The leading maker of wood-alternative decking revealed yesterday that its second-quarter performance was brutal. Shares of Trex fell 15% after it announced that it would sorely miss the $115 million in revenue it was originally targeting. Trex expects just $78 million on its top line for the three months ended in June.
This is the worst time of the year to come up short, as it's when homeowners begin building out their decks to make the most of the summer season.
Trex has its scapegoats.
It points to major snowstorms in April, followed by unusually high precipitation in May. It's hard to get outdoor projects started when the elements aren't cooperating. Trex closed out the quarter on a good note, with June revenue clocking in 15% ahead of last year's showing, but hold the cookout celebration.
Revenue will still be off sharply from the $115.5 million it reported last year, even with June's save. July is off to a good start, but it's too late. Who starts building a deck in mid-July when the summer season is already under way? This is a highly seasonal business, and sequential sales plunged 48% between the second and third quarters of last year. Bulls better not be expecting cheery third-quarter guidance when Trex reports in three weeks.
Once again, we're seeing consumers holding off on major home improvement projects. The lackluster economy isn't helping, but the bigger problem may be that so many homeowners owe more on their houses than they're presently worth. Who wants to build a new deck on a property that may have to be surrendered to the banks?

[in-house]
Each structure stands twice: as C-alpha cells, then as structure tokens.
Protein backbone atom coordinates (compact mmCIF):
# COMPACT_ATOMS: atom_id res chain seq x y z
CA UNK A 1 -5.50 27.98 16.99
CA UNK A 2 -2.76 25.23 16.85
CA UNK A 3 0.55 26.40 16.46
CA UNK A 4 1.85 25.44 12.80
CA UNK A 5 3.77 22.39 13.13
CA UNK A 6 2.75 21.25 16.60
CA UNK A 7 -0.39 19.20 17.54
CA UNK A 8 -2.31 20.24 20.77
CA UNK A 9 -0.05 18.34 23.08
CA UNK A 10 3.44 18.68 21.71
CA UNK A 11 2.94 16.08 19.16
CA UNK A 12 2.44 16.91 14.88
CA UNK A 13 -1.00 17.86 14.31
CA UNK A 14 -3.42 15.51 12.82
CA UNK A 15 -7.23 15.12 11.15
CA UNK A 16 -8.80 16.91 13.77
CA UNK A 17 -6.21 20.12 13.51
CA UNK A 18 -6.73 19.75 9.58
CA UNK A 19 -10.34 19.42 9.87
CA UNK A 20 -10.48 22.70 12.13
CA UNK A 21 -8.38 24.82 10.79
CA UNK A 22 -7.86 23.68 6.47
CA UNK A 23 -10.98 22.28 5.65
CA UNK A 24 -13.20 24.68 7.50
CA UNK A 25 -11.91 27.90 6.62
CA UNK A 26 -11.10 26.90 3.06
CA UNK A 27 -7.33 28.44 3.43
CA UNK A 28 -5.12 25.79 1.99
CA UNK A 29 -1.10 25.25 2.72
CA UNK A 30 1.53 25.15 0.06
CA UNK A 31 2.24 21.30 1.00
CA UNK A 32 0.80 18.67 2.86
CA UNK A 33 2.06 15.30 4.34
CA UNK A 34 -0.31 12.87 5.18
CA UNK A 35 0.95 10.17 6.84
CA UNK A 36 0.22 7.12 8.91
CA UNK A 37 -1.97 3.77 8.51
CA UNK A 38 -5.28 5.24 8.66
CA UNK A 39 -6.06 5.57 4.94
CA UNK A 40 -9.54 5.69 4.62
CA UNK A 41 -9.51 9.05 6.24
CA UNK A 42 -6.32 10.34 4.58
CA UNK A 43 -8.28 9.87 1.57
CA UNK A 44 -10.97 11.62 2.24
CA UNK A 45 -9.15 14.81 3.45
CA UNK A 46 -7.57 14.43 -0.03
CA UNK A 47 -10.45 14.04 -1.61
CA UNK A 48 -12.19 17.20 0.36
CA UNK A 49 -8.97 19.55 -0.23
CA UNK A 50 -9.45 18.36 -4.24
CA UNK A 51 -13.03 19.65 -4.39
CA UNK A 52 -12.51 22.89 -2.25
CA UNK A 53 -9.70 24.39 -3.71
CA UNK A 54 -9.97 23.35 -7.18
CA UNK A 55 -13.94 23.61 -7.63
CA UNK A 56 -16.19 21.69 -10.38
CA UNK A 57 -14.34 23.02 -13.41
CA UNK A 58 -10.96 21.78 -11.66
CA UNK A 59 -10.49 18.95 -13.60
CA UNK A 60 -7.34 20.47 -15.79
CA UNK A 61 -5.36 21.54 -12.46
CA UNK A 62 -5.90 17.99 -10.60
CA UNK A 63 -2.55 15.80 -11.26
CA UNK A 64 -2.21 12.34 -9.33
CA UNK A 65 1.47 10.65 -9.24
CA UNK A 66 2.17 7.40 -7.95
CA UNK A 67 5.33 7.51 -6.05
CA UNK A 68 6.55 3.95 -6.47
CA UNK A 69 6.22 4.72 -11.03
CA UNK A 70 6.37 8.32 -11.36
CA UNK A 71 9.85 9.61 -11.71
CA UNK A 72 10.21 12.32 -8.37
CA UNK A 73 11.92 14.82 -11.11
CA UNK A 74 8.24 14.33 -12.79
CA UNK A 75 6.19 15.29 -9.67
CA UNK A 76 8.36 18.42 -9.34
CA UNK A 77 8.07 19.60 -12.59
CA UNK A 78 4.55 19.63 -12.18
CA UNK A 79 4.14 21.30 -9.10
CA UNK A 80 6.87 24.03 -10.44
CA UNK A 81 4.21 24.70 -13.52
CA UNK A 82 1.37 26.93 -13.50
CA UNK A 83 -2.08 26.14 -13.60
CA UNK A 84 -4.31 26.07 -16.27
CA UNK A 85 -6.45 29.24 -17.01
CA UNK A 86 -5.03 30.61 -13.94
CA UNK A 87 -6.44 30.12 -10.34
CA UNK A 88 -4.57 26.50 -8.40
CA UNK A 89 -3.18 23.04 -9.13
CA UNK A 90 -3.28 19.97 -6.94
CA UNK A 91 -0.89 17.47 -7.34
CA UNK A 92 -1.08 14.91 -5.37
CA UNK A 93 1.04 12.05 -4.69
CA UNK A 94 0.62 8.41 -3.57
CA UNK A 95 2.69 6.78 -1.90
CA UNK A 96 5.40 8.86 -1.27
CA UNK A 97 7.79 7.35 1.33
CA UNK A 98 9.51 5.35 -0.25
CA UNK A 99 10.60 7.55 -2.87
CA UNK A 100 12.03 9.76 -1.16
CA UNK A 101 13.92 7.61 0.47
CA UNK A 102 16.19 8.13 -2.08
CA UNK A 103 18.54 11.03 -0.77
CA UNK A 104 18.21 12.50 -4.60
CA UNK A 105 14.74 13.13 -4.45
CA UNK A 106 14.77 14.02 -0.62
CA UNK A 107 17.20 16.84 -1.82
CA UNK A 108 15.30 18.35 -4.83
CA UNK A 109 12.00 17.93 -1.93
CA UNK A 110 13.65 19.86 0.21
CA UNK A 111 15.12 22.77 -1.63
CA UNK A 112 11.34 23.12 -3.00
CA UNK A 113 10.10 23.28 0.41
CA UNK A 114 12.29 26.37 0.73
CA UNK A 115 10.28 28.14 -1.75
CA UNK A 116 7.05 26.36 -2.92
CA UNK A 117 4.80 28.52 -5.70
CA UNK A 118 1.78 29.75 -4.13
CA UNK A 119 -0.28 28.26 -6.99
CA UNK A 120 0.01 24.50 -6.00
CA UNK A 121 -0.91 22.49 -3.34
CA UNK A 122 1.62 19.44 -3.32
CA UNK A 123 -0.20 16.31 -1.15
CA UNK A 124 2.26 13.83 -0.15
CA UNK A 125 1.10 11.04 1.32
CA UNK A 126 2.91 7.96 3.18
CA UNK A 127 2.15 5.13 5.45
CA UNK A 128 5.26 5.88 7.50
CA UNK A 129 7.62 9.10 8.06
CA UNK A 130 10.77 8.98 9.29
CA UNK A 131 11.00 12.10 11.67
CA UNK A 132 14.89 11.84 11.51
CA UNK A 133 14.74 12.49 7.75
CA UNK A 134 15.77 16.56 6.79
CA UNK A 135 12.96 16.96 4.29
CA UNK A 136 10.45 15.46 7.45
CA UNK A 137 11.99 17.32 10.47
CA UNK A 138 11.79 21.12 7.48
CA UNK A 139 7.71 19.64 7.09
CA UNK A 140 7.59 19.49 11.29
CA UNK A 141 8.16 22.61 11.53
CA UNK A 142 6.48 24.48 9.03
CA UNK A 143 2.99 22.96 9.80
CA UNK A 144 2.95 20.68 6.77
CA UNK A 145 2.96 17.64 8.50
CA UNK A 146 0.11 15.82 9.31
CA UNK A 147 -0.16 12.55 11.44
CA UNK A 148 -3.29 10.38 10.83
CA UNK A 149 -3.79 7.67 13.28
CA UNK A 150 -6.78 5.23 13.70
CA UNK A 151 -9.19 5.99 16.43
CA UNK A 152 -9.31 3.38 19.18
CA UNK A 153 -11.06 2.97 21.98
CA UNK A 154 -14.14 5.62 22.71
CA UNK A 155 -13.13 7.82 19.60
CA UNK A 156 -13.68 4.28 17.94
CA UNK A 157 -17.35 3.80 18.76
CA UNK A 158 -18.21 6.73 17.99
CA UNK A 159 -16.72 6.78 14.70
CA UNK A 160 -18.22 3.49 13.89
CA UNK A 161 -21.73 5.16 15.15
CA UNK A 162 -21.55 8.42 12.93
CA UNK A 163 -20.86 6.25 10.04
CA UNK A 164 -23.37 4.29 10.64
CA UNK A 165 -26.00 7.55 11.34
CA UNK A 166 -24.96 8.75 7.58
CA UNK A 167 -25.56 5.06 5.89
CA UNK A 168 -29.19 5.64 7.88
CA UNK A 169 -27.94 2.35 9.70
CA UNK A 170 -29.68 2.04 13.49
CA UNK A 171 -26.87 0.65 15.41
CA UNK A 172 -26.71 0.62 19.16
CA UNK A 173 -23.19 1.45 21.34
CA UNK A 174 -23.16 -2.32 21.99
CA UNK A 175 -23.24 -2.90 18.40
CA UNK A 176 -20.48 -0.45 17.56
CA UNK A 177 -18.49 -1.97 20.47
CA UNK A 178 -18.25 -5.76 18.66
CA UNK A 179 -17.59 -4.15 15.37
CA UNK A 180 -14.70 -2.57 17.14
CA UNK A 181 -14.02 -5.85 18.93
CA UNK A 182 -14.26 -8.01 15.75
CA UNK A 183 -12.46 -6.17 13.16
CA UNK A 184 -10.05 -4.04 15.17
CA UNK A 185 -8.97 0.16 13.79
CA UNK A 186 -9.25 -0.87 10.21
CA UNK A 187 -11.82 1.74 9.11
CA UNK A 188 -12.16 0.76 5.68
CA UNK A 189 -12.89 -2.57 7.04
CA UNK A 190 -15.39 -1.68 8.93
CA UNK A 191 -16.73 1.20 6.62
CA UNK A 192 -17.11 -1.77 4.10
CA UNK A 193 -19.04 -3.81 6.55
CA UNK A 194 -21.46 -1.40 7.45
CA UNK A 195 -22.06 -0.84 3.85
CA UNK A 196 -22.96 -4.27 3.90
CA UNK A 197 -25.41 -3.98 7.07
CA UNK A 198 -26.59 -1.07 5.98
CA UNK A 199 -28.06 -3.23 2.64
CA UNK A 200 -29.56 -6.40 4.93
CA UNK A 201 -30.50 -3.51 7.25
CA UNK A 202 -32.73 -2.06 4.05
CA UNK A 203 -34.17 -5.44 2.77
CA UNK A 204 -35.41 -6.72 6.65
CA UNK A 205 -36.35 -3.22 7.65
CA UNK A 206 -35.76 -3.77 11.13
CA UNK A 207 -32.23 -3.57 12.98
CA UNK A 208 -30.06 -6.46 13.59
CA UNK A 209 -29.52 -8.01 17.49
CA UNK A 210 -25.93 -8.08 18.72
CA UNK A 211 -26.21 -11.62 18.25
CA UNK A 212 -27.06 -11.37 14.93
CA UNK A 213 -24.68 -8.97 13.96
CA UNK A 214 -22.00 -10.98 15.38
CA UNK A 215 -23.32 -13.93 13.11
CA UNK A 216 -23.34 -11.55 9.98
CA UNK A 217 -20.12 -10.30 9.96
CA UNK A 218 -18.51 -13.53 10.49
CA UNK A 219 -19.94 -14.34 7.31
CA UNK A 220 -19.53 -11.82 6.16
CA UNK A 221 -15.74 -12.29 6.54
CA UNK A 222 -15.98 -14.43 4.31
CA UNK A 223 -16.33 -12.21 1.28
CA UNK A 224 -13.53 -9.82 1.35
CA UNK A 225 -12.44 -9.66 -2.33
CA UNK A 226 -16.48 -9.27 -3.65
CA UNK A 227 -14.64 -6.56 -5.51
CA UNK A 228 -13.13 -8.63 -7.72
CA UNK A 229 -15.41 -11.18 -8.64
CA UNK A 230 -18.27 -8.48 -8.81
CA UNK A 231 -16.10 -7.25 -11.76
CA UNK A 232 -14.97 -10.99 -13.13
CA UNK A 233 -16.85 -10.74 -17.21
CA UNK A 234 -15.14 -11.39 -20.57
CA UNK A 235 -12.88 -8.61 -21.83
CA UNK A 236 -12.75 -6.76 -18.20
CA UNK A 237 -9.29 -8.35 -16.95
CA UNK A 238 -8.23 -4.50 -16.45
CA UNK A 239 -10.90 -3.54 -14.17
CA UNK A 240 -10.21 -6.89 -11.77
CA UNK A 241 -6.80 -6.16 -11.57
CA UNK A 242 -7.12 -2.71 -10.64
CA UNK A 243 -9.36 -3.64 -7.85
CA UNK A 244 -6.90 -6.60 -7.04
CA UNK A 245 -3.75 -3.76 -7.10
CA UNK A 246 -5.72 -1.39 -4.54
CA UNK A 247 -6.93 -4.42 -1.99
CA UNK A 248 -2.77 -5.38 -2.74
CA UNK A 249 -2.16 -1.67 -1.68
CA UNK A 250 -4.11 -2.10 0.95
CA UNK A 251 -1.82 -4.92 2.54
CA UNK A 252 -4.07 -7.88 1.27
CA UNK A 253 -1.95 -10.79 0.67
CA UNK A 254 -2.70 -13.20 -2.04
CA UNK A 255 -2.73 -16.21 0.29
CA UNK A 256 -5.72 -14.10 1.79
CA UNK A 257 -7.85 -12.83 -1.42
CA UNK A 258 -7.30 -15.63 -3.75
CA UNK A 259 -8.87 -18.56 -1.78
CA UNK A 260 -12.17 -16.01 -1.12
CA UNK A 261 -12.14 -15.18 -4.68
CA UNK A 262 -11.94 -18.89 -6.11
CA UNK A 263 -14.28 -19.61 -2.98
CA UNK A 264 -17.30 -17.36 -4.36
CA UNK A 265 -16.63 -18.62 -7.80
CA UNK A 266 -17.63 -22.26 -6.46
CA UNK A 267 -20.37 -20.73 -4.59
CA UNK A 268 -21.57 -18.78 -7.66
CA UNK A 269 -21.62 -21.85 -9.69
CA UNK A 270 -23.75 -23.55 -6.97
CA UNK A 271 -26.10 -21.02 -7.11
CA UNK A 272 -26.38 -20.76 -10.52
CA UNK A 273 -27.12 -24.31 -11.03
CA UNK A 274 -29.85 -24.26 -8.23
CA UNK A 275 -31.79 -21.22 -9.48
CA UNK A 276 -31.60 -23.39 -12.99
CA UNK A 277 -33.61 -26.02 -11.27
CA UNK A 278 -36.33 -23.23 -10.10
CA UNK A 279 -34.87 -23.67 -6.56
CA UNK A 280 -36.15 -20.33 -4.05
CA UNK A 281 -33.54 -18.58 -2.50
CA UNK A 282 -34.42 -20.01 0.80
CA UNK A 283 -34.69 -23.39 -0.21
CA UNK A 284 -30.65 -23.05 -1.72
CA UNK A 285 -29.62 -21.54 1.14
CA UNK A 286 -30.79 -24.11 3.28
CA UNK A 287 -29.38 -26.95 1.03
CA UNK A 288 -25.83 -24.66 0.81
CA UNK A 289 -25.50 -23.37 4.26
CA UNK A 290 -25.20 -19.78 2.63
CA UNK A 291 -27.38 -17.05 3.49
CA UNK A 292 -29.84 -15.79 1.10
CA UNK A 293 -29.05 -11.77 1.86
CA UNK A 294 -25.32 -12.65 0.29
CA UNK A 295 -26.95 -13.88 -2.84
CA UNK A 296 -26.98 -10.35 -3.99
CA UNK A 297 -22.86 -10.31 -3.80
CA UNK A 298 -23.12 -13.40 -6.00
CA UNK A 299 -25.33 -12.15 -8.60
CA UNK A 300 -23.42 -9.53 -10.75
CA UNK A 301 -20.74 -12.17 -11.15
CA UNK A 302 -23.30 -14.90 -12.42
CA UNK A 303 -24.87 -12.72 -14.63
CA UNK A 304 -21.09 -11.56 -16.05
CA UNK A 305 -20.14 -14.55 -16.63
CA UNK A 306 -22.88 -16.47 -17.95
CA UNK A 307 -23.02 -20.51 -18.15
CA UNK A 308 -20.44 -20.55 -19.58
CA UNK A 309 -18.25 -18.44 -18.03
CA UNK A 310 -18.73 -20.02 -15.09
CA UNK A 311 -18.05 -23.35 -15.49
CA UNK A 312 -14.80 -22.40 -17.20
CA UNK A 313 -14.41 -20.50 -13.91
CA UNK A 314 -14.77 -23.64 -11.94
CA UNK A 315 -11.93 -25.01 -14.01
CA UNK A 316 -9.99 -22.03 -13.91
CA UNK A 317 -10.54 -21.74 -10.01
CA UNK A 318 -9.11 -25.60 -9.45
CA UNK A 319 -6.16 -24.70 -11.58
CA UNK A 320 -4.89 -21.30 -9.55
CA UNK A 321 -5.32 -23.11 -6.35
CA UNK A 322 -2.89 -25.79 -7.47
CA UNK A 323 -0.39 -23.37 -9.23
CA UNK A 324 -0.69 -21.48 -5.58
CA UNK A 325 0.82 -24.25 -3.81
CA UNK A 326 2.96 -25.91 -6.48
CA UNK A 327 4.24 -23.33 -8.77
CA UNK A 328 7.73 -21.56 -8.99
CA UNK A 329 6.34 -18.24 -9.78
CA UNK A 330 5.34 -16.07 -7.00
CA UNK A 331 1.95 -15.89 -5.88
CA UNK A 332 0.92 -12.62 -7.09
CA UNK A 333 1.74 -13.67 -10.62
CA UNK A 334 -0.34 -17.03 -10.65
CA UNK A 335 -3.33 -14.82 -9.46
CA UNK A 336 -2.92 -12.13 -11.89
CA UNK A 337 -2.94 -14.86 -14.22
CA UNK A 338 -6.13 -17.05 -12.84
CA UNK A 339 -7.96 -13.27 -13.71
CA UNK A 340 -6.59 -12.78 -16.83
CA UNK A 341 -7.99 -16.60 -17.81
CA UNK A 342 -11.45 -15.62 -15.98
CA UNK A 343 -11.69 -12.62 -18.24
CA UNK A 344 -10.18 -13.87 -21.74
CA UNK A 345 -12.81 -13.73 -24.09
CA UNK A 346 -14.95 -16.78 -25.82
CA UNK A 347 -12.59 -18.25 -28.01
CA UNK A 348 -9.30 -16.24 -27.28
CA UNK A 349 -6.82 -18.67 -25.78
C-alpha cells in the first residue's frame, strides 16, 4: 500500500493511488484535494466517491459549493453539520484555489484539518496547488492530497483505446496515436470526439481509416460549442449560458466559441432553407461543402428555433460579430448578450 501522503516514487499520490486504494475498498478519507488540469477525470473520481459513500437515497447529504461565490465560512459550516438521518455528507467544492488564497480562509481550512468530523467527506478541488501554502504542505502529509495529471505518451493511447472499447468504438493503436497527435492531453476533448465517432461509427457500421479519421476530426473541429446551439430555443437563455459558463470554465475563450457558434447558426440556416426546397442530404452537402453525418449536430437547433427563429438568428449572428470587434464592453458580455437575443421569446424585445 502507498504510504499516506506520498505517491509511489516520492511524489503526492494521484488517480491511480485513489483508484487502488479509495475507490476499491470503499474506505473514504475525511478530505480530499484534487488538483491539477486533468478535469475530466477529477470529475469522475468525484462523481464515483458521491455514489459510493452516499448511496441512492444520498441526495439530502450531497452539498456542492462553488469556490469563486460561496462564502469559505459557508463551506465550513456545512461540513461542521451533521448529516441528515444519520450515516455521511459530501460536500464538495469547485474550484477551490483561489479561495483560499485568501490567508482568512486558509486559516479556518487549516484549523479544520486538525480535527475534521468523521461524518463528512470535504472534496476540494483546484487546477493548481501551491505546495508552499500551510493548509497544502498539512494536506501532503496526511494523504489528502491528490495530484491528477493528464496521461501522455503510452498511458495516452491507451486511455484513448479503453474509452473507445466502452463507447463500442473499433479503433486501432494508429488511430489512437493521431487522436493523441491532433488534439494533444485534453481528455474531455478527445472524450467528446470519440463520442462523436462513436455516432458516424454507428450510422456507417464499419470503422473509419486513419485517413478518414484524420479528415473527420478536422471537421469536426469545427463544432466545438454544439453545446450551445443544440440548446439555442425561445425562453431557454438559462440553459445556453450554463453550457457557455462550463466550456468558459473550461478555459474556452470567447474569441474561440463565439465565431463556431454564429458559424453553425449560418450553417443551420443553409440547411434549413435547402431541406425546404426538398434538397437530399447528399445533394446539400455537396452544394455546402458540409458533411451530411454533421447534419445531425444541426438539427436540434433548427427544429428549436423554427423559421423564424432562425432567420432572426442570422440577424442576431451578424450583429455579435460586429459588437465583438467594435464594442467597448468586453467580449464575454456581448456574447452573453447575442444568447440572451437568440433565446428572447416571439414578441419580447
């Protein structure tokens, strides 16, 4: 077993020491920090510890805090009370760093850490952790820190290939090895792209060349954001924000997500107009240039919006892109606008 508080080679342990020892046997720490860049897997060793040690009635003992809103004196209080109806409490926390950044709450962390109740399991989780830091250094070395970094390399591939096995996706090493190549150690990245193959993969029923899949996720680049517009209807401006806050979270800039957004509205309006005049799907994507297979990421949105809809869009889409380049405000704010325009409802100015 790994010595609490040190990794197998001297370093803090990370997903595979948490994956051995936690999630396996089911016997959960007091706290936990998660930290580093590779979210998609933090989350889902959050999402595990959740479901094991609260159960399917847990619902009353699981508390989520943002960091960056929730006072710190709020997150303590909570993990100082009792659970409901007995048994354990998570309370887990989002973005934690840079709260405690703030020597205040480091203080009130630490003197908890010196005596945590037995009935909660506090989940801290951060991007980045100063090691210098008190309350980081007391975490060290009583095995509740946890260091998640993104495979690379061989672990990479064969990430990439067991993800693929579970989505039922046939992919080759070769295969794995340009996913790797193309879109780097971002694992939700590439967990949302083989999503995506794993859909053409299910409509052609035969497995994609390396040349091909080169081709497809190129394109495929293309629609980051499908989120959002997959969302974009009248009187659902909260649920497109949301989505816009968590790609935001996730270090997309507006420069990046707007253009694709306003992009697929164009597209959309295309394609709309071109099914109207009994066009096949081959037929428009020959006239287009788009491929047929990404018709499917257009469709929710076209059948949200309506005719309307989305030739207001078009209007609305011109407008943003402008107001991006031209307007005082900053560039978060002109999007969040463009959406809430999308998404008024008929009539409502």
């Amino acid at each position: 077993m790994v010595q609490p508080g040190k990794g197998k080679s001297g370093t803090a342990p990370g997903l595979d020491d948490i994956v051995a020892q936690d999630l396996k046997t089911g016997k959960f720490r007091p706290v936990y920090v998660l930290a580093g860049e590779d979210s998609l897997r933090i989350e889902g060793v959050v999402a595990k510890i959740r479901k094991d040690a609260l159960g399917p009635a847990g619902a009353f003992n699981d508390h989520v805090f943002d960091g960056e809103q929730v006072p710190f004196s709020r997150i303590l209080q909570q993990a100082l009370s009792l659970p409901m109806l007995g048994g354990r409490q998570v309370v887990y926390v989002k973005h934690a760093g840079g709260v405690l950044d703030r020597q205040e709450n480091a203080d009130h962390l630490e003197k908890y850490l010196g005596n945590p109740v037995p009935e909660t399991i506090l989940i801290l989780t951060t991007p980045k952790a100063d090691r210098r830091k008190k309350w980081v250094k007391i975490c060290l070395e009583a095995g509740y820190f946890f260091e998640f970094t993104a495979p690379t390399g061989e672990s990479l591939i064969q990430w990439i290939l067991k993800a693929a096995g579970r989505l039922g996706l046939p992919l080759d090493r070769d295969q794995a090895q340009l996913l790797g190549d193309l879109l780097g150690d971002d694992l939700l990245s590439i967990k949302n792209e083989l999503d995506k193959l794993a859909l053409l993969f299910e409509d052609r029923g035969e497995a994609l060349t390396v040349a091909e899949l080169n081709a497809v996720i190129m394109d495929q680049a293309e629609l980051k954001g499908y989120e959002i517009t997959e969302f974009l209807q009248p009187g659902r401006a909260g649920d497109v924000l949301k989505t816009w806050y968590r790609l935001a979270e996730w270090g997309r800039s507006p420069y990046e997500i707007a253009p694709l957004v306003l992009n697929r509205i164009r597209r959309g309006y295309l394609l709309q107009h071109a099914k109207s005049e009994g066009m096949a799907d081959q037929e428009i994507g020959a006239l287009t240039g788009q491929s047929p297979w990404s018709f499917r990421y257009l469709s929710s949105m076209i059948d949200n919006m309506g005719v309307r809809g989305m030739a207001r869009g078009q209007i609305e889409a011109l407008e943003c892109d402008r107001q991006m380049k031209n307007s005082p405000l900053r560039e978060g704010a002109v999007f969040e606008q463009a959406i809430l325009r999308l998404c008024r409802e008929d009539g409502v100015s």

The bad news for Trex investors is that having scapegoats for missing out on this year's telltale deck-building season doesn't excuse the company from missing out on said season. Barring a miraculous midsummer jump -- and, spoiler alert, it won't happen given the macroeconomic issues -- Trex will now go back into hibernation until it gives next springtime a shot at weathering the elements.
Do you have any experience with Trex decks? Share your thoughts in the comments box below.
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Longtime Fool contributor Rick Munarriz isn't interested in selling his home, even if he recognizes that the once red-hot South Florida market is a ghost of its former glory. He does not own shares in any of the stocks mentioned in this story. He is also part of the Rule Breakers newsletter research team, seeking out tomorrow's ultimate growth stocks a day early. The Fool has a disclosure policy.